The Government is committing £5bn to a radical scheme that aims to get millions of people off long term benefits. It plans to 'break the cycle of unemployment' by incentivising companies to take on staff and reintegrate them into working life. In its first two years, it will help two million people, making it the largest ever scheme of its kind.
The Government has pledged contracts worth between £3-5bn in benefits savings to organisations that get people off the dole and back on the payroll. You get a whopping £14,000 for getting someone on incapacity benefit into work and keeping them there for two years.
Competition for this business is stiff. Companies like Serco and A4e (check out our interview with A4e boss Andrew Dutton talking about his tender for this very thing) fight tooth and nail for their slice of the pie. Contracts of this nature have become increasingly results-led. A good thing, you may say, but as the risk grows, so does the cost to the tax-payer. Big players in this sector have banded together in the past to inflate rates en masse.
Skirting over this controversial issue, Chris Grayling says: "Today we will be setting out a completely new way of helping people off benefits and getting them back into work. Gone are the days of a top down, Whitehall knows best approach. We will give the best of the private and voluntary sector the freedom to do what works to help people.
"Gone are the days of huge up-front payments which left the taxpayer out of pocket and parked the hardest to help in a corner and ignored them. We will pay organisations by results and expect them to deliver.
"And gone are the days when people could take the system for a ride by not playing ball because we will give everyone who needs it help from the Work Programme, but don't take up that help and you will lose your benefits."
Unemployment is a real hot potato for the current Government. Currently, in the UK, 2.6 million people are out of work. But the issue is more complicated than simply getting more bums on office seats. Post-recession, businesses are starting to recruit again, but they are struggling to fill skilled positions, fuelling fears of 'lost generations' in Britain.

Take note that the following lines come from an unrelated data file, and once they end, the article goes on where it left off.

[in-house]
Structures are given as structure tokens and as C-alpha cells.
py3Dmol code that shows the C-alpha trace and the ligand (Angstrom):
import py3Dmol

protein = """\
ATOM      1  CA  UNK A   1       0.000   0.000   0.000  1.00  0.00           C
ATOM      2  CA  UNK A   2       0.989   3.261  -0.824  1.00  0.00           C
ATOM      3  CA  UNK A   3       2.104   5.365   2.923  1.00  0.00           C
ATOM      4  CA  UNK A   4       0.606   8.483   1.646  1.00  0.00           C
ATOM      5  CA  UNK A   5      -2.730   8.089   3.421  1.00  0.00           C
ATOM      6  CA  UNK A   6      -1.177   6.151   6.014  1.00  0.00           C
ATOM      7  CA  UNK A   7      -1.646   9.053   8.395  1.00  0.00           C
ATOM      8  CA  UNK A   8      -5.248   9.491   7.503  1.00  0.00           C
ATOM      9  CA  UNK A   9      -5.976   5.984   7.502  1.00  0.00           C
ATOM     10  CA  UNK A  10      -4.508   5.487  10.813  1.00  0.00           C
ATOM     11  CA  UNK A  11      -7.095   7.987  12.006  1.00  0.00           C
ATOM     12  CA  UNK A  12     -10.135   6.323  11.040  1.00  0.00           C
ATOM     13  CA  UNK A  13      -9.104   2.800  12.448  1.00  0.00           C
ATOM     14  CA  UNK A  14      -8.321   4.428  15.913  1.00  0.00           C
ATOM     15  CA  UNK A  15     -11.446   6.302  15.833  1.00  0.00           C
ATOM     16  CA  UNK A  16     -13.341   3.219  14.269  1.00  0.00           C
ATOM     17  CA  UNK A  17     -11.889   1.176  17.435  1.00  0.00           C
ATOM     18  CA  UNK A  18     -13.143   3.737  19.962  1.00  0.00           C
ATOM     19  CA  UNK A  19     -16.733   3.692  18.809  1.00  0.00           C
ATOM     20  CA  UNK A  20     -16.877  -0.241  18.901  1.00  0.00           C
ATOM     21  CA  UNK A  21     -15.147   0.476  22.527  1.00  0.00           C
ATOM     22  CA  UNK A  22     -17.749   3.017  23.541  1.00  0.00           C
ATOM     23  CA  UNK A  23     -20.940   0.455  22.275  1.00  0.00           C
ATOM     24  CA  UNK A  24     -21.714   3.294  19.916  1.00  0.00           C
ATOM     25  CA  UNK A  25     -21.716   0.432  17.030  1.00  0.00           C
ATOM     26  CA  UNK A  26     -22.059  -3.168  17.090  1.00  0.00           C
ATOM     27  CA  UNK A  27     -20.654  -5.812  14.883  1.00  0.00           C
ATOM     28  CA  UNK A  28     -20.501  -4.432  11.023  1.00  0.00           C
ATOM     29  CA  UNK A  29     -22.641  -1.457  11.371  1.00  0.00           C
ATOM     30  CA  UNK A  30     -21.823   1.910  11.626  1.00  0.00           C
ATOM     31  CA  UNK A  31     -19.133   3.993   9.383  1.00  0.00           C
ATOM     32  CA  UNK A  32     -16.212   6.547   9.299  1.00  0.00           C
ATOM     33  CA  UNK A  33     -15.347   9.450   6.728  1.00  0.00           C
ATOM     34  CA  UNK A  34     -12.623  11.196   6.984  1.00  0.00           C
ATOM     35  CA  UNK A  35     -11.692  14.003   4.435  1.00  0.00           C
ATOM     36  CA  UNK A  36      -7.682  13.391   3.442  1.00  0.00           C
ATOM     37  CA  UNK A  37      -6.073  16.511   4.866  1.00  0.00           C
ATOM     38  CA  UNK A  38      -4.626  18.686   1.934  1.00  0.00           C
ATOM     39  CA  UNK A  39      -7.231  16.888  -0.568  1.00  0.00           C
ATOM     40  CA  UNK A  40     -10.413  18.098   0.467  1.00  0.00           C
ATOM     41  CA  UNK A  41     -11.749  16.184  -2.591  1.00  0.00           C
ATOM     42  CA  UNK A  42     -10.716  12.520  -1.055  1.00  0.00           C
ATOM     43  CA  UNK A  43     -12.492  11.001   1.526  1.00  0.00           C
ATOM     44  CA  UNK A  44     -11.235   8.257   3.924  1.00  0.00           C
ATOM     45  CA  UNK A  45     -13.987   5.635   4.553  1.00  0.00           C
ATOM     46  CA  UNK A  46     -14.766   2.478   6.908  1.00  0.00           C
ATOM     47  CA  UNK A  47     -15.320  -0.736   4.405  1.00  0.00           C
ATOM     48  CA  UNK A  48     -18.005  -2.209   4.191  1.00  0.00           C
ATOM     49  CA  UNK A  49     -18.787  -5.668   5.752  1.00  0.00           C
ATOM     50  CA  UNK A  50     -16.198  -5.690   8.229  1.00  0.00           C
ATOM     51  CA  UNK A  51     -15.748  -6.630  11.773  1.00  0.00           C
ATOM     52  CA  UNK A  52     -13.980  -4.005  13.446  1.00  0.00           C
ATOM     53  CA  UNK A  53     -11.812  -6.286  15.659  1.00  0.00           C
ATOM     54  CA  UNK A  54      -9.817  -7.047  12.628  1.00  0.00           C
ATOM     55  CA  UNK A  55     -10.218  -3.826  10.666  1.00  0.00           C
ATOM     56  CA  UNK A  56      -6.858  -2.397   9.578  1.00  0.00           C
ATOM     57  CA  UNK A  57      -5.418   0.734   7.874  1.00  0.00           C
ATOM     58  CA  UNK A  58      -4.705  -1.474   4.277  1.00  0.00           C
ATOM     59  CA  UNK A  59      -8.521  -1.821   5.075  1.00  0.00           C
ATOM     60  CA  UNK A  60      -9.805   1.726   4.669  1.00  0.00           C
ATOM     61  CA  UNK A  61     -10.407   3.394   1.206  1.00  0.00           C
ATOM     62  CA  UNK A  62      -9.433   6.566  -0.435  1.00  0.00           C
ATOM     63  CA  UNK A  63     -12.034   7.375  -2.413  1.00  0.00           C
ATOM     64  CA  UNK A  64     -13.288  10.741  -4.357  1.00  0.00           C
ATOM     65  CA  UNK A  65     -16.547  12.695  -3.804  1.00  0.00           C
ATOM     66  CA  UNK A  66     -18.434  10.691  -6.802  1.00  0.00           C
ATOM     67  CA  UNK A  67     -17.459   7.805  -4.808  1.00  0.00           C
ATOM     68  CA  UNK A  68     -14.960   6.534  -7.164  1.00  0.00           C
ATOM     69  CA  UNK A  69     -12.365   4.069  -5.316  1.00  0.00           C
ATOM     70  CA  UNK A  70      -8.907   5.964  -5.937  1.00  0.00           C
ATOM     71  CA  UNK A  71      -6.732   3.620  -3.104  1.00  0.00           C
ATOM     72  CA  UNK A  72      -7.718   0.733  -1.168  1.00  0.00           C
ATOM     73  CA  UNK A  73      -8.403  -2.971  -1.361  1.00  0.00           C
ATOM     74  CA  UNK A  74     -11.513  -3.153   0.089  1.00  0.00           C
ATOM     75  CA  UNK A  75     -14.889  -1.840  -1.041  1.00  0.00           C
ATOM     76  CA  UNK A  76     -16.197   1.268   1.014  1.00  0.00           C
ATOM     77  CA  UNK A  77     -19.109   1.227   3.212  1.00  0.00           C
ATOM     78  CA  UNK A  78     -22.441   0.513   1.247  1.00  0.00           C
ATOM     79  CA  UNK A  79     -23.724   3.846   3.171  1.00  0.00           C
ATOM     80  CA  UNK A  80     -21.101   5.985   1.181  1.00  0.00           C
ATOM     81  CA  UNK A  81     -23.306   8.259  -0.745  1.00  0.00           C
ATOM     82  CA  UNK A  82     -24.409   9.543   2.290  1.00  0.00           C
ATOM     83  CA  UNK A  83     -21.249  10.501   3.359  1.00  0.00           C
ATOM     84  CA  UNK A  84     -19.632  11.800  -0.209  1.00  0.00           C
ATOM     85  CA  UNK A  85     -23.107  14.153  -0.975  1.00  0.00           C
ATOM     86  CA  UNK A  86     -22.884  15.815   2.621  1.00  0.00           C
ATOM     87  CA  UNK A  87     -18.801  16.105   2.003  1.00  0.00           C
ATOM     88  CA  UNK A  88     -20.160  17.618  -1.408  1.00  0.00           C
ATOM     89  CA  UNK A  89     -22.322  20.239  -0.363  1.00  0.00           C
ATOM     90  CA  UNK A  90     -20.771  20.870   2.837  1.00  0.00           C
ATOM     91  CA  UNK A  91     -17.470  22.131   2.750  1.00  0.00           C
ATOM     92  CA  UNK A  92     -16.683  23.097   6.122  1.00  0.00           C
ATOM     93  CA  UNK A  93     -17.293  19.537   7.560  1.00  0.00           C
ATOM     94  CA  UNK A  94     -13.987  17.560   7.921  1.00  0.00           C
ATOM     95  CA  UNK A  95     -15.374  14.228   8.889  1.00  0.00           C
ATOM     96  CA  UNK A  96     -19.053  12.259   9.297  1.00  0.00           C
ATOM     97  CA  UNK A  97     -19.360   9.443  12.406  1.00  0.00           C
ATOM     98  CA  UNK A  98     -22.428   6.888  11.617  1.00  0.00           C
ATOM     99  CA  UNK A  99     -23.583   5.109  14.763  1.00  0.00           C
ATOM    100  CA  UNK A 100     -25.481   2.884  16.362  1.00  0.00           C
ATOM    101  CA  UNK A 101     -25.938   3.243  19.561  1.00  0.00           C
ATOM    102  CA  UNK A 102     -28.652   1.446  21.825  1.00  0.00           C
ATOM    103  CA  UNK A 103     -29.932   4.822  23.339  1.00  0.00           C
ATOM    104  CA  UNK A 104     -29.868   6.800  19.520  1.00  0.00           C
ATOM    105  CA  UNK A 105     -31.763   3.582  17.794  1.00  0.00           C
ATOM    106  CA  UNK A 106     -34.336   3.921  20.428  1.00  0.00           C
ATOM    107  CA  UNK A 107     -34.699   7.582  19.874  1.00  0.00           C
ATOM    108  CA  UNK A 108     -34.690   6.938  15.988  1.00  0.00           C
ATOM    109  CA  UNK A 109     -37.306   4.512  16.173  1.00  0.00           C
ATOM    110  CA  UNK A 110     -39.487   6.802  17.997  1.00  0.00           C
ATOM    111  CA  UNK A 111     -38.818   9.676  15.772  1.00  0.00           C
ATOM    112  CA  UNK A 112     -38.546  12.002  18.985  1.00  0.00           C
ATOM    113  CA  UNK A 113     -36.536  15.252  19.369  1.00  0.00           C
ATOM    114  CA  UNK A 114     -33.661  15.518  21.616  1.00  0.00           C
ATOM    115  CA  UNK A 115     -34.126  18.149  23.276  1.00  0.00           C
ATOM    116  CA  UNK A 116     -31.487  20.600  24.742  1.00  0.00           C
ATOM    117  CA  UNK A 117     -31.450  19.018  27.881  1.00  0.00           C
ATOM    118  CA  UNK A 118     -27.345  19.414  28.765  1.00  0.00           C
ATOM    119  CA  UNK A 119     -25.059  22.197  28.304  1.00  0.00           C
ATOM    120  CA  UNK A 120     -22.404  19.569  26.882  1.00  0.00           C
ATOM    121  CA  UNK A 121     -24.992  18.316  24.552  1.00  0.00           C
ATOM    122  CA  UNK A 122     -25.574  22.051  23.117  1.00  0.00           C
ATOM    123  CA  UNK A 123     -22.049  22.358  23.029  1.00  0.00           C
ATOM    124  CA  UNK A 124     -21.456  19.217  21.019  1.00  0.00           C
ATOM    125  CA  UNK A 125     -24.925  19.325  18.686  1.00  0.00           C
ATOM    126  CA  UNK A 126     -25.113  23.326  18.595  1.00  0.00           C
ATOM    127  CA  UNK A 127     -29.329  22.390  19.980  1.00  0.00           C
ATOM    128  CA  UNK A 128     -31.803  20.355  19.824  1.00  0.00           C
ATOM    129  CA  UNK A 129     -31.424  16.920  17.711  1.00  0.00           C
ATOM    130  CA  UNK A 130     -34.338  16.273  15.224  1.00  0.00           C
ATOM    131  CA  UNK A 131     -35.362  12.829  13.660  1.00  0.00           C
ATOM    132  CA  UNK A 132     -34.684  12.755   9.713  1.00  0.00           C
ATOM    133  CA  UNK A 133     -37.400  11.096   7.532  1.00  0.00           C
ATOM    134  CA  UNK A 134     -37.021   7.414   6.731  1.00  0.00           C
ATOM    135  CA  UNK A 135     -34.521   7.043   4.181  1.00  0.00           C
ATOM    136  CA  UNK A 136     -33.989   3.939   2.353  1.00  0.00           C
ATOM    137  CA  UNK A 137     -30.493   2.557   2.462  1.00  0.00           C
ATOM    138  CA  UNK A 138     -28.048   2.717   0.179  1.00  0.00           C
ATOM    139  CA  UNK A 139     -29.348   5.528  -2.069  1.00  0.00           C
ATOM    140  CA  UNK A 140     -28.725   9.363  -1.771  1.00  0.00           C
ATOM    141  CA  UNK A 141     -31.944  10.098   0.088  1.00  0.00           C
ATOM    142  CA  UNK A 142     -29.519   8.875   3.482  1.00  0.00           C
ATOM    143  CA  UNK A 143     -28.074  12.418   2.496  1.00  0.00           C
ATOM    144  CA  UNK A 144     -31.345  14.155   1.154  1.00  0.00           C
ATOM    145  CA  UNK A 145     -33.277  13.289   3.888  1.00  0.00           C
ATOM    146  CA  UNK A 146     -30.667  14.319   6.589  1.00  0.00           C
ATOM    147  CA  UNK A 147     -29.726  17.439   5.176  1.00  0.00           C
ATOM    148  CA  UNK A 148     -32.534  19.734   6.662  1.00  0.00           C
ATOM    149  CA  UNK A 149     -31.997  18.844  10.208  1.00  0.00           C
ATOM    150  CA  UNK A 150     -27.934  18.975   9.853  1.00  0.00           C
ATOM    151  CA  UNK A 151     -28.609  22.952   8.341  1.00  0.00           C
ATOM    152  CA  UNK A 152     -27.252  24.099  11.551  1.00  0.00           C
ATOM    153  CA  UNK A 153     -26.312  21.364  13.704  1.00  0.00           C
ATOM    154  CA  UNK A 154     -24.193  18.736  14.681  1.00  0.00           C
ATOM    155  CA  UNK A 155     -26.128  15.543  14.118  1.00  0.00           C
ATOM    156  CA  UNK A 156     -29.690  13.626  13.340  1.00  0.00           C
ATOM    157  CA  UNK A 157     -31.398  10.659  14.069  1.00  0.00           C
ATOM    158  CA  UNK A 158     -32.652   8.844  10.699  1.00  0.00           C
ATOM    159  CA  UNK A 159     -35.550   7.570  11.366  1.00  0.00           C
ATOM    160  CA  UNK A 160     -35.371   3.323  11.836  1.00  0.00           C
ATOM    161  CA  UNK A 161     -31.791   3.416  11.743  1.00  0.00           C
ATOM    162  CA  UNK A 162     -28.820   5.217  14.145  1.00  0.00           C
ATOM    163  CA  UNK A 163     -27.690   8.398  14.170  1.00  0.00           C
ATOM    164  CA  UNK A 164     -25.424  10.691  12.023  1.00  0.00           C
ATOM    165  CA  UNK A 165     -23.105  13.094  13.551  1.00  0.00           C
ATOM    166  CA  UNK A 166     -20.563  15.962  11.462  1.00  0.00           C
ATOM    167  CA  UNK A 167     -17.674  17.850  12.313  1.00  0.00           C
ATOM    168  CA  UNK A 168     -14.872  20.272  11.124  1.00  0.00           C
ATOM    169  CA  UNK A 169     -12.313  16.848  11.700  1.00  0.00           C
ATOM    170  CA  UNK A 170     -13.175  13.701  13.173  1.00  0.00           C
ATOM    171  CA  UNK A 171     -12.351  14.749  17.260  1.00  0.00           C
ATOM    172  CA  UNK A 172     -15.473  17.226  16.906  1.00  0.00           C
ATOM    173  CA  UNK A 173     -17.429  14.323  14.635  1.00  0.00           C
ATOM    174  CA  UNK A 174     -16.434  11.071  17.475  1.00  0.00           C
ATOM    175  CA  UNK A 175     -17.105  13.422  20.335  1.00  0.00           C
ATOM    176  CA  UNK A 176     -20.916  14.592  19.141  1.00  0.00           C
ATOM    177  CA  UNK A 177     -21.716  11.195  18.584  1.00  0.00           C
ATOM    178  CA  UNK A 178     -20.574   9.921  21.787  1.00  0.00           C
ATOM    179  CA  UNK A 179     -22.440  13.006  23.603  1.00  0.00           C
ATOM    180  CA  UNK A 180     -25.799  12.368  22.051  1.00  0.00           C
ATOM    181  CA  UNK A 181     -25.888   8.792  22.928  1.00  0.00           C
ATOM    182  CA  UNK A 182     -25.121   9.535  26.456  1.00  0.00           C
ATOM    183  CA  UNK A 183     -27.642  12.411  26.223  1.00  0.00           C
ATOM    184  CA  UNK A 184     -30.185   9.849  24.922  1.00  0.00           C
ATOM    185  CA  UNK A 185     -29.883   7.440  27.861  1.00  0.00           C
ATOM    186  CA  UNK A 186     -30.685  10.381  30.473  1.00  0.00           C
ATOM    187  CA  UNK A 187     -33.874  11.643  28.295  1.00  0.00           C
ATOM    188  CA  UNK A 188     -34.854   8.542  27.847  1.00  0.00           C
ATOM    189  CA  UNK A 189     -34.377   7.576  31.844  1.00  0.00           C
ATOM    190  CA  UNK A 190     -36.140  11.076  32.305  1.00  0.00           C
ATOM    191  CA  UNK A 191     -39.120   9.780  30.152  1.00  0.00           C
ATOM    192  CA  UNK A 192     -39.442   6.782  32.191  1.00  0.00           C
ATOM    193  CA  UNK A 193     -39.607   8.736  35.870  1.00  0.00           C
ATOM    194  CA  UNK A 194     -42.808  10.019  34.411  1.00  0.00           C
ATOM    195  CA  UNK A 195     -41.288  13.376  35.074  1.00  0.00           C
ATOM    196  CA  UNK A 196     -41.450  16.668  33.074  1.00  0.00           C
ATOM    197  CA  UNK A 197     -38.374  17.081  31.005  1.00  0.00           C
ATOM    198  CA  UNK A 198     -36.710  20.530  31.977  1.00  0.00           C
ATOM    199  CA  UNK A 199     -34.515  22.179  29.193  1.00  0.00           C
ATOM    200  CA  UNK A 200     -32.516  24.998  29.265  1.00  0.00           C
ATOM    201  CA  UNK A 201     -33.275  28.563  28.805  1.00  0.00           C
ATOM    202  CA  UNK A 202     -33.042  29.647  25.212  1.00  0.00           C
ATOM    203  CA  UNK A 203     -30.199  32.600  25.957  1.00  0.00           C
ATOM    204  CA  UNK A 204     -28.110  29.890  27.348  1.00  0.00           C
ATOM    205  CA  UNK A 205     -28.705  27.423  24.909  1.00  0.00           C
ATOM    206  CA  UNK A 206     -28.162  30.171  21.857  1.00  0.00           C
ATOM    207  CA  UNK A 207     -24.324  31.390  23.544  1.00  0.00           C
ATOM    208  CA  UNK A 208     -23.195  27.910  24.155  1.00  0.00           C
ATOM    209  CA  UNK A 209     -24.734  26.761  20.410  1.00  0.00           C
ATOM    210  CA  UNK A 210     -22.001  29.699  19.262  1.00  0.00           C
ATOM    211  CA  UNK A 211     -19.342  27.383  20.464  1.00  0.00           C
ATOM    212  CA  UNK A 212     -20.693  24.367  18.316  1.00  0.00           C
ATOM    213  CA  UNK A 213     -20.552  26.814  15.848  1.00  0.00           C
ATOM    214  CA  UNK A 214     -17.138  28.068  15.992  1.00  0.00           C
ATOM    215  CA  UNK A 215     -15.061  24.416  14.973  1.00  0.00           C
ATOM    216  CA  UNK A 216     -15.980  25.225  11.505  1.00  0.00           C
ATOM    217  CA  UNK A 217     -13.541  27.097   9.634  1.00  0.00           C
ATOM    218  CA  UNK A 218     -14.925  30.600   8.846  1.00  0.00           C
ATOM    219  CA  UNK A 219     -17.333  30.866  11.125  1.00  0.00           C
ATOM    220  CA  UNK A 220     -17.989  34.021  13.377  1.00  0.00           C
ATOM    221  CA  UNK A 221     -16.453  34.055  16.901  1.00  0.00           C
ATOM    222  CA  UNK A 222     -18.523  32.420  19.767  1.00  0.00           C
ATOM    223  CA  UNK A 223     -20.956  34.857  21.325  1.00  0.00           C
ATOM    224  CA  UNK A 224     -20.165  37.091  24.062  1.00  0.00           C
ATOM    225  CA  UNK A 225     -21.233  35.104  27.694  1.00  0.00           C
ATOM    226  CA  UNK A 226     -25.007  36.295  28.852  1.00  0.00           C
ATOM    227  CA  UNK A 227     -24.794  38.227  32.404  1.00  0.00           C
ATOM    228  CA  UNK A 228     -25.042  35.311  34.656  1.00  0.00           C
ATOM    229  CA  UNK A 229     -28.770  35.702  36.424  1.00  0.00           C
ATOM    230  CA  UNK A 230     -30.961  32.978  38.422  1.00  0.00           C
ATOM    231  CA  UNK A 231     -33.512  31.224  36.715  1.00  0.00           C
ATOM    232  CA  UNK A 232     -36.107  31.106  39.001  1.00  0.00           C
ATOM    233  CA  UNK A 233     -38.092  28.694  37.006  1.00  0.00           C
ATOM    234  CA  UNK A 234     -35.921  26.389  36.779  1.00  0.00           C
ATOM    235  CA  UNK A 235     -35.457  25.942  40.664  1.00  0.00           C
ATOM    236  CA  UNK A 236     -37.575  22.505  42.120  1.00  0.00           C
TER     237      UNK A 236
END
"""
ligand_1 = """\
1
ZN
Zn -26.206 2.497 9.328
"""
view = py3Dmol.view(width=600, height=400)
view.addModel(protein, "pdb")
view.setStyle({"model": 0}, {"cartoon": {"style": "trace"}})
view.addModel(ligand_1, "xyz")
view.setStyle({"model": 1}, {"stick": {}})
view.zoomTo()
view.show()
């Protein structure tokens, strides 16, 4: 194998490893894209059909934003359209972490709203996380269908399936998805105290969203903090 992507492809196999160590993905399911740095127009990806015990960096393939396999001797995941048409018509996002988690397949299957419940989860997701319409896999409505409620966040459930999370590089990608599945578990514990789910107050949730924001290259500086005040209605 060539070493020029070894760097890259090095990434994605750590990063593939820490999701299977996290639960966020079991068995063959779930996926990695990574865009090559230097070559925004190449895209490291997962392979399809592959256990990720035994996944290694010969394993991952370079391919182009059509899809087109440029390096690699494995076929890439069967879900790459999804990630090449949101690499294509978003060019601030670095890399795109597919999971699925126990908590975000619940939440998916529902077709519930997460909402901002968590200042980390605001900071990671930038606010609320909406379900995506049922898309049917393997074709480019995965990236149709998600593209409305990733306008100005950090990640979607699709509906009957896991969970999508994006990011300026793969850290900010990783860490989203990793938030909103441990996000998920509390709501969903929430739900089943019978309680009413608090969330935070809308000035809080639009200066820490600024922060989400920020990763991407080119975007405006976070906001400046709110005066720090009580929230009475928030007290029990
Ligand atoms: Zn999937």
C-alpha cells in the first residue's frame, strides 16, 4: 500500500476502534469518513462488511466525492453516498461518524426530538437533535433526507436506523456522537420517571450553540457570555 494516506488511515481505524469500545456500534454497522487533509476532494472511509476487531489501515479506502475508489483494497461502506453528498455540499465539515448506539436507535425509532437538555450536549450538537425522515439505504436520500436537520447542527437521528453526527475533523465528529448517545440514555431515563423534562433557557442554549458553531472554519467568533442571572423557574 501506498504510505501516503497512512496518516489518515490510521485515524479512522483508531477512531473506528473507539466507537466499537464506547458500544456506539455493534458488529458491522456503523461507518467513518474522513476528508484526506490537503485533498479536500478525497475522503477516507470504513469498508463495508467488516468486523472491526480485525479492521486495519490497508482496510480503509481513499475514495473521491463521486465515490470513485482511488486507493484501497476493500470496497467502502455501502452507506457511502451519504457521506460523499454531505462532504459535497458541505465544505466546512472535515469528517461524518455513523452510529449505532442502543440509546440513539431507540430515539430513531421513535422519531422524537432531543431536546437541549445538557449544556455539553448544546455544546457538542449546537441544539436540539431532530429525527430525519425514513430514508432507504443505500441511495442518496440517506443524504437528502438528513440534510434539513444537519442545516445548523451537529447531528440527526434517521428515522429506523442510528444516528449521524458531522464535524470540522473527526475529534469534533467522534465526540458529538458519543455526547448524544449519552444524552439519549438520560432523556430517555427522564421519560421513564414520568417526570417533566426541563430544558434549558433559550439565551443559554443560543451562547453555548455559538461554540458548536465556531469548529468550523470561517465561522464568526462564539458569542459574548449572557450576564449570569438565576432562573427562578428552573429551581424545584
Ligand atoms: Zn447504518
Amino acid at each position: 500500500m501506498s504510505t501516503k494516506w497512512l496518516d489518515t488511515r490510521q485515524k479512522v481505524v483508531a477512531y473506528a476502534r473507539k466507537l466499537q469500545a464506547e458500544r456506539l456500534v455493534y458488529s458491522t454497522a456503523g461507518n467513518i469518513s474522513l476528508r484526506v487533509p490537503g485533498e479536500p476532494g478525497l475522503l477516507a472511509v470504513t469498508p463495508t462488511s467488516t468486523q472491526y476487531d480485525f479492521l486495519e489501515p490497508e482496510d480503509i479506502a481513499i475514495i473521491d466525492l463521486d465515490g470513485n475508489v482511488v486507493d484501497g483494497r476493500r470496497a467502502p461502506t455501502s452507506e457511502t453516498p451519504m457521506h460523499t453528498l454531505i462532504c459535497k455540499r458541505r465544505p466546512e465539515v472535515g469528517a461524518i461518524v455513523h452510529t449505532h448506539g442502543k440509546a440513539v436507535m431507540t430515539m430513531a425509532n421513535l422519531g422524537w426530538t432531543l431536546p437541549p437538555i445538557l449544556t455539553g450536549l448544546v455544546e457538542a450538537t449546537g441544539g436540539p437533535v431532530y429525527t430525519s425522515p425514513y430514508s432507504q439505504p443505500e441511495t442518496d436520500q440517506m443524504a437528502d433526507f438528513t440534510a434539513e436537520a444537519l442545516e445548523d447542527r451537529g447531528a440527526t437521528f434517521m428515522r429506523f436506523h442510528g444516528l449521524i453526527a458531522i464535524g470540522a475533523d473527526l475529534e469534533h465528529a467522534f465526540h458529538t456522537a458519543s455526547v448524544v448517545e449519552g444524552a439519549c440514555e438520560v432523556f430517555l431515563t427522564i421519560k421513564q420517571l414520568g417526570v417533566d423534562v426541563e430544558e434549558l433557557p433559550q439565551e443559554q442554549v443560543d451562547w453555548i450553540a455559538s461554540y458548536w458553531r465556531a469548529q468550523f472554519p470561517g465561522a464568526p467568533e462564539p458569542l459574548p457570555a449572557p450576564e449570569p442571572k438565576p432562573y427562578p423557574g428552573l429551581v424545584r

The National Employer Skills Survey (NESS) revealed that 19% of all reported financial services vacancies were 'hard to fill' vacancies - with skills issues identified as the most common problem.
Carmen Watson, MD of recruitment firm Pertemps, says: "The Work Programme will need to engage and educate employers to a greater extent if it wants to enable sustainable employment and create a competitive market."
Liz Field, CEO of the Financial Skills Partnership, says, "Behind the figures lies a diverse range of individuals - graduates who cannot get a job, people who have fallen out of the education system at sixteen, and those who lost work during the recession or crossing over from the public sector. A key part of the new Programme is designed to prepare people for the world of work through work experience and apprenticeships."
Field doesn't believe that the Work Programme can work in isolation. There needs to be increased support far earlier in the work cycle: "There is a need for young people to get early exposure to the world of work," she says. "Through quality work experience placements and business education in schools, career prospects and aspirations are significantly raised from an early age and young people are better prepared for the world of work, ultimately helping the UK back on the road to recovery."